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Originally published October 19, 2013 at 11:02 PM | Page modified October 20, 2013 at 9:29 PM

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Connor Halliday has record-setting day in 62-38 loss to Oregon

WSU quarterback ties FBS record for completions (58) and sets FBS record for pass attempts (89) to go with four touchdown passes and four interceptions.


Times college football reporter

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EUGENE, Ore. — Into a boiling cauldron of lemon and green – oh yeah, and pink – Washington State’s Cougars ventured here Saturday night, mocked by their status as a 39-point underdog.

Heck of a place to rehabilitate a quarterback.

Whatever psychological massaging Connor Halliday might have needed after last week’s meltdown, now he might be due for a physical one. He threw 89 passes in losing 62-38 at Autzen Stadium, breaking the FBS mark, completing an FBS-record-tying 58 for a school-record 557 passing yards.

And still, WSU lost to Oregon’s hair-trigger Ducks, despite the fact Halliday was in there until the bitter end, chucking it for the Cougars’ final score with all of 11 seconds left.

The Cougars have a bye this week, so he wasn’t on a pitch count.

“My shoulder’s pretty messed up, my ankle’s pretty messed up, my hip’s pretty messed up, so it’s kind of a perfect time for the bye week,” said Halliday.

“I knew going in, on about Monday of last week, that we were going to throw it a lot. I mean, nobody ever thinks 89 is going to be the number.”

“That’s crazy,” said defensive tackle Xavier Cooper.

Crazy also is Oregon’s speed, but you knew that. The Cougars played a feisty first half, trailing only 34-24 and taking the fight to the Ducks with a nice second quarter, one in which Cooper scooped up one of two Marcus Mariota fumbles and chugged 29 yards for a touchdown.

As for Halliday’s wacko numbers, offensive tackle Gunnar Eklund said, “We’ve gotta do anything we can to win.”

Indeed, they went down firing, after a week of outside grumbling about Halliday’s three-interceptions-in-five-plays meltdown last week against Oregon State.

There’s a growing segment of crimson loyalists who believe the Cougars can’t win with Halliday, and they’ll point to his four picks against the Ducks. I’d submit that, at least in 2013, they can’t win without him. As much promise as either Austin Apodaca or true freshman Tyler Bruggman might be showing in practice, this isn’t their time yet, not with WSU two victories from bowl eligibility, not in a league this competitive.

Halliday provides a case study into the development of a quarterback in the Mike Leach system. First off, no quarterback is tougher, and he’s been dealing with some sort of left-side issue since he was torpedoed by Stanford’s Trent Murphy on Sept. 28. There are message-board warriors who couldn’t type with that pain, let alone throw a football accurately.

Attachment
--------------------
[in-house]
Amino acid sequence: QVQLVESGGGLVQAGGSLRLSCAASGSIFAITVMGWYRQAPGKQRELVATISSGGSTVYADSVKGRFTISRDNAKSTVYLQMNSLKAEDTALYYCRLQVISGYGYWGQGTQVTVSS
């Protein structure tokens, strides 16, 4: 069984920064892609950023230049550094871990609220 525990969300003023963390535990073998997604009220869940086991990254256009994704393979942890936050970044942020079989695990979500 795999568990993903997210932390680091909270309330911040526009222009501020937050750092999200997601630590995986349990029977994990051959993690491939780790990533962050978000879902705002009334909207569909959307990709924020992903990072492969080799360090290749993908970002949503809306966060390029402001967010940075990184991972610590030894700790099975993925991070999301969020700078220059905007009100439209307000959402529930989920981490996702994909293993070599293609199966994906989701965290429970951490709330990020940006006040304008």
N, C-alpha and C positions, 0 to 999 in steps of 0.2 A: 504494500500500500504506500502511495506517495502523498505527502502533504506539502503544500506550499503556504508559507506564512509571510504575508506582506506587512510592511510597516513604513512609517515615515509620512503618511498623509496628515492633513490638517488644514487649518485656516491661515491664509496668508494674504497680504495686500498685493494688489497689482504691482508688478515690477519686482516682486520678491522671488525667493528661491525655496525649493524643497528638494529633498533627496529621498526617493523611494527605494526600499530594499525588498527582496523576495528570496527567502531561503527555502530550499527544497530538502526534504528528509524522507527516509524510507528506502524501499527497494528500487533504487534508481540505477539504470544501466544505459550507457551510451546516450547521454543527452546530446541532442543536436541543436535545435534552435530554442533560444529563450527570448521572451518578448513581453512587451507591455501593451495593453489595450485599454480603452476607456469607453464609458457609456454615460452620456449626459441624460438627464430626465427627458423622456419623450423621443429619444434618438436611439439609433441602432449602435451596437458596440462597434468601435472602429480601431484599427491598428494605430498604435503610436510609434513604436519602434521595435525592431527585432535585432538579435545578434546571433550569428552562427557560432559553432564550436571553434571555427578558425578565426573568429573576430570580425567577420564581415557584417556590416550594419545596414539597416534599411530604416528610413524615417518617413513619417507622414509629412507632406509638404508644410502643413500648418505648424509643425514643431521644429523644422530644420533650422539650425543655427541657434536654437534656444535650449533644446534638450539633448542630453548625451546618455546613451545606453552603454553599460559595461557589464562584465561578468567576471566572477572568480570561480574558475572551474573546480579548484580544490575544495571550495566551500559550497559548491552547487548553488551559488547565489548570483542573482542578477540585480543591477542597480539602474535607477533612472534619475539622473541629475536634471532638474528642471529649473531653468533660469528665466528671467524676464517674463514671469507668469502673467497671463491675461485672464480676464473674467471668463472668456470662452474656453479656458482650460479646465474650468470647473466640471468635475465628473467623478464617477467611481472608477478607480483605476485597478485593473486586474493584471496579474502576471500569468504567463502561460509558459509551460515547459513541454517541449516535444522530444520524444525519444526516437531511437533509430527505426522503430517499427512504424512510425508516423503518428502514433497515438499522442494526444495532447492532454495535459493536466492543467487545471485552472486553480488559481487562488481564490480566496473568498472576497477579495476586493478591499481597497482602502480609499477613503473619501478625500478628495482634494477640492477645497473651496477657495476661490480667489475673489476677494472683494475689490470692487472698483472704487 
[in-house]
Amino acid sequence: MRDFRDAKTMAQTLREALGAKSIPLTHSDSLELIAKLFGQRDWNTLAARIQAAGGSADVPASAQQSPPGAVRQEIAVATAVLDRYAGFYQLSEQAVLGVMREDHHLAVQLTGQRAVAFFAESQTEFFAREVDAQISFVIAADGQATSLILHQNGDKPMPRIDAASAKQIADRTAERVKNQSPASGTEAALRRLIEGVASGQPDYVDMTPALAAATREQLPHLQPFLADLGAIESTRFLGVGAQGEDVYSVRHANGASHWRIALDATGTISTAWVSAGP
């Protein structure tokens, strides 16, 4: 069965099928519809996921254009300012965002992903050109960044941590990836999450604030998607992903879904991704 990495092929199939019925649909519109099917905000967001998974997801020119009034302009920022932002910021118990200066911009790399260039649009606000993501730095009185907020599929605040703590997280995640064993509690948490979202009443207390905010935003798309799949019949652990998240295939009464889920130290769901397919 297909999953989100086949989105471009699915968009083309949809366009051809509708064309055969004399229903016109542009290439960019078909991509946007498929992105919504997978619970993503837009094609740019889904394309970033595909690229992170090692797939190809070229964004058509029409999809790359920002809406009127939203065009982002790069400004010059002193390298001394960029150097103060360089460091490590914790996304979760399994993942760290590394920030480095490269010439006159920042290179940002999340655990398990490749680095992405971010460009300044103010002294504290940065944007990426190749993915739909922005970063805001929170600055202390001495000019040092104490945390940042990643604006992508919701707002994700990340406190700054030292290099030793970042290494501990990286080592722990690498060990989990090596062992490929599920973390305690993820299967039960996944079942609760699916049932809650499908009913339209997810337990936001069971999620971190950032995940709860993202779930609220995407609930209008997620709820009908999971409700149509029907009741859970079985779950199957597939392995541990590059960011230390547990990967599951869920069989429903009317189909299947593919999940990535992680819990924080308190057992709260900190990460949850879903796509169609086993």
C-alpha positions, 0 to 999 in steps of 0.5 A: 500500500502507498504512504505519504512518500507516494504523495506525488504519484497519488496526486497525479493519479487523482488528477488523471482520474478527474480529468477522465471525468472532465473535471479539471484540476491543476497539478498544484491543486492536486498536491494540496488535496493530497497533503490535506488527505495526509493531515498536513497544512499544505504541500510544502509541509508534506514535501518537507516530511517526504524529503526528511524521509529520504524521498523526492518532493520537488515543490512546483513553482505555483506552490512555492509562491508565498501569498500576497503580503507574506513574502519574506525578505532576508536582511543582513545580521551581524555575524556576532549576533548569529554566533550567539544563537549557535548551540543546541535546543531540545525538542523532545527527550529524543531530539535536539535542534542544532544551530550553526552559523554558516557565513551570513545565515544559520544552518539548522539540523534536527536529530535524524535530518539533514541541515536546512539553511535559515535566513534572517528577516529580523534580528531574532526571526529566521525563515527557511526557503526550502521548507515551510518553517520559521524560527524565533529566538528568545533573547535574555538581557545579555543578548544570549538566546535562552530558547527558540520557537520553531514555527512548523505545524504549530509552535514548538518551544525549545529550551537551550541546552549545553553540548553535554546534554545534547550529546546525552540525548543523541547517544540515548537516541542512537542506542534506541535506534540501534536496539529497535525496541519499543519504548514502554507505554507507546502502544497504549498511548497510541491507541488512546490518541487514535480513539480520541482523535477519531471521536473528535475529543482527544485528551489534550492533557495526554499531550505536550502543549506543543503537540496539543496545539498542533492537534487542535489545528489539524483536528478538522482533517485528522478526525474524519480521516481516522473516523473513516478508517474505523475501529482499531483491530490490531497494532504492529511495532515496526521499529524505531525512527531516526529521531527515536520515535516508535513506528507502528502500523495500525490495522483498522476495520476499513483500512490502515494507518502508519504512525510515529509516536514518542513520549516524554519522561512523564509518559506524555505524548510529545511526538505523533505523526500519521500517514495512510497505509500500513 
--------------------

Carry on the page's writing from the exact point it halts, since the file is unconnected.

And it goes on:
Still, the cold numbers sometimes aren’t very complimentary. Against the five BCS programs the Cougars had faced entering the Oregon game — Auburn plus the Pac-12 — Halliday had thrown for five touchdowns with 10 interceptions. And three of those scores came against California’s depleted and bedraggled defense.

Others were alarmed at a skimpy 5.3-yards-per-attempt average against the four best teams WSU has played before the Ducks (throw out Cal).

I suspect some of it has to do with another number – WSU’s 57 sacks last year. The Cougars have been intent on getting rid of the ball more quickly, and that might be leading to shorter throws. It also helps keep Halliday upright.

Early last week, Leach was as introspective as he’ll ever get, discussing the Halliday season.

“The biggest thing, within the context of what we do, he doesn’t really have an example or a guy to follow,” said Leach. “He has to set the course himself. It’s us, describing it, as opposed to saying, ‘Look at the previous guy; we want you to do this.’

“He’s going to have to jump in, full-faith. There are going to be some missteps along the way.”

And there are. The trick for Leach is to squeeze the recklessness out of Halliday without squelching the competitive fire.

Against the Ducks, he threw corner-route touchdowns in the first half to Dom Williams and River Cracraft as WSU hung tough by intermission.

That was good Connor. Then came the bad, as he threw two third-quarter interceptions, including one of those wing-and-a-prayer shots down the middle that had no hope. Still later came a tipped pass, not his fault, that went for an Oregon TD.

All the numbers were bloated on this night, including Oregon’s 719 yards against a WSU defense that seemed increasingly gassed, on a team playing for the eighth consecutive week.

“They’re a great team,” sighed safety Deone Bucannon. “They speak for themselves.”

So do Halliday’s numbers, if at times a little haltingly.

Bud Withers: 206-464-8281 or bwithers@seattletimes.com




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